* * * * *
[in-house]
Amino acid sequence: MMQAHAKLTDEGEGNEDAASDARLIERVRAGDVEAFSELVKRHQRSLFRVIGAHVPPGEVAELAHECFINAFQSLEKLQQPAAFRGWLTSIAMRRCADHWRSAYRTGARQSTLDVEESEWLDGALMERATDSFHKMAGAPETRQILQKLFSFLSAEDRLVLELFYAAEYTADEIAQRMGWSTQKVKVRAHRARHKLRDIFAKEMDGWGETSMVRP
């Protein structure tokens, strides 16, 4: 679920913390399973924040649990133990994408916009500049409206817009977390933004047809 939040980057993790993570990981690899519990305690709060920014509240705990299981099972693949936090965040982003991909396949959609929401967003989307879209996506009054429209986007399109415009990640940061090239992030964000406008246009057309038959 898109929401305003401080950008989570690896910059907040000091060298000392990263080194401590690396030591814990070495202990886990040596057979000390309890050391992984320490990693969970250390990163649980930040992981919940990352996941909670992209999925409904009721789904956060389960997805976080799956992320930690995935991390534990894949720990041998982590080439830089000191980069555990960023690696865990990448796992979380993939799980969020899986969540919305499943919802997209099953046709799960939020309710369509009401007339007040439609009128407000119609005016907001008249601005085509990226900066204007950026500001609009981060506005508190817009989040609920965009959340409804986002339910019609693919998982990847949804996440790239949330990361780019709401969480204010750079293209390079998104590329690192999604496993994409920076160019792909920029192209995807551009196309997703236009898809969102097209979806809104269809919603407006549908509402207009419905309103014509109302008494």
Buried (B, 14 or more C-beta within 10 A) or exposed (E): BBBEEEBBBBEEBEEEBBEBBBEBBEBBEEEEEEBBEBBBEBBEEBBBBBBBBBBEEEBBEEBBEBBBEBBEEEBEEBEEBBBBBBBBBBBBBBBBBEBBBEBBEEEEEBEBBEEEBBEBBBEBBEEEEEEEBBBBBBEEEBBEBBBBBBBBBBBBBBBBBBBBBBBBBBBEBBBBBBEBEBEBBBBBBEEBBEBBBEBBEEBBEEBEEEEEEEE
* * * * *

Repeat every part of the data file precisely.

[in-house]
Amino acid sequence: MMQAHAKLTDEGEGNEDAASDARLIERVRAGDVEAFSELVKRHQRSLFRVIGAHVPPGEVAELAHECFINAFQSLEKLQQPAAFRGWLTSIAMRRCADHWRSAYRTGARQSTLDVEESEWLDGALMERATDSFHKMAGAPETRQILQKLFSFLSAEDRLVLELFYAAEYTADEIAQRMGWSTQKVKVRAHRARHKLRDIFAKEMDGWGETSMVRP
């Protein structure tokens, strides 16, 4: 679920913390399973924040649990133990994408916009500049409206817009977390933004047809 939040980057993790993570990981690899519990305690709060920014509240705990299981099972693949936090965040982003991909396949959609929401967003989307879209996506009054429209986007399109415009990640940061090239992030964000406008246009057309038959 898109929401305003401080950008989570690896910059907040000091060298000392990263080194401590690396030591814990070495202990886990040596057979000390309890050391992984320490990693969970250390990163649980930040992981919940990352996941909670992209999925409904009721789904956060389960997805976080799956992320930690995935991390534990894949720990041998982590080439830089000191980069555990960023690696865990990448796992979380993939799980969020899986969540919305499943919802997209099953046709799960939020309710369509009401007339007040439609009128407000119609005016907001008249601005085509990226900066204007950026500001609009981060506005508190817009989040609920965009959340409804986002339910019609693919998982990847949804996440790239949330990361780019709401969480204010750079293209390079998104590329690192999604496993994409920076160019792909920029192209995807551009196309997703236009898809969102097209979806809104269809919603407006549908509402207009419905309103014509109302008494």
Buried (B, 14 or more C-beta within 10 A) or exposed (E): BBBEEEBBBBEEBEEEBBEBBBEBBEBBEEEEEEBBEBBBEBBEEBBBBBBBBBBEEEBBEEBBEBBBEBBEEEBEEBEEBBBBBBBBBBBBBBBBBEBBBEBBEEEEEBEBBEEEBBEBBBEBBEEEEEEEBBBBBBEEEBBEBBBBBBBBBBBBBBBBBBBBBBBBBBBEBBBBBBEBEBEBBBBBBEEBBEBBBEBBEEBBEEBEEEEEEEE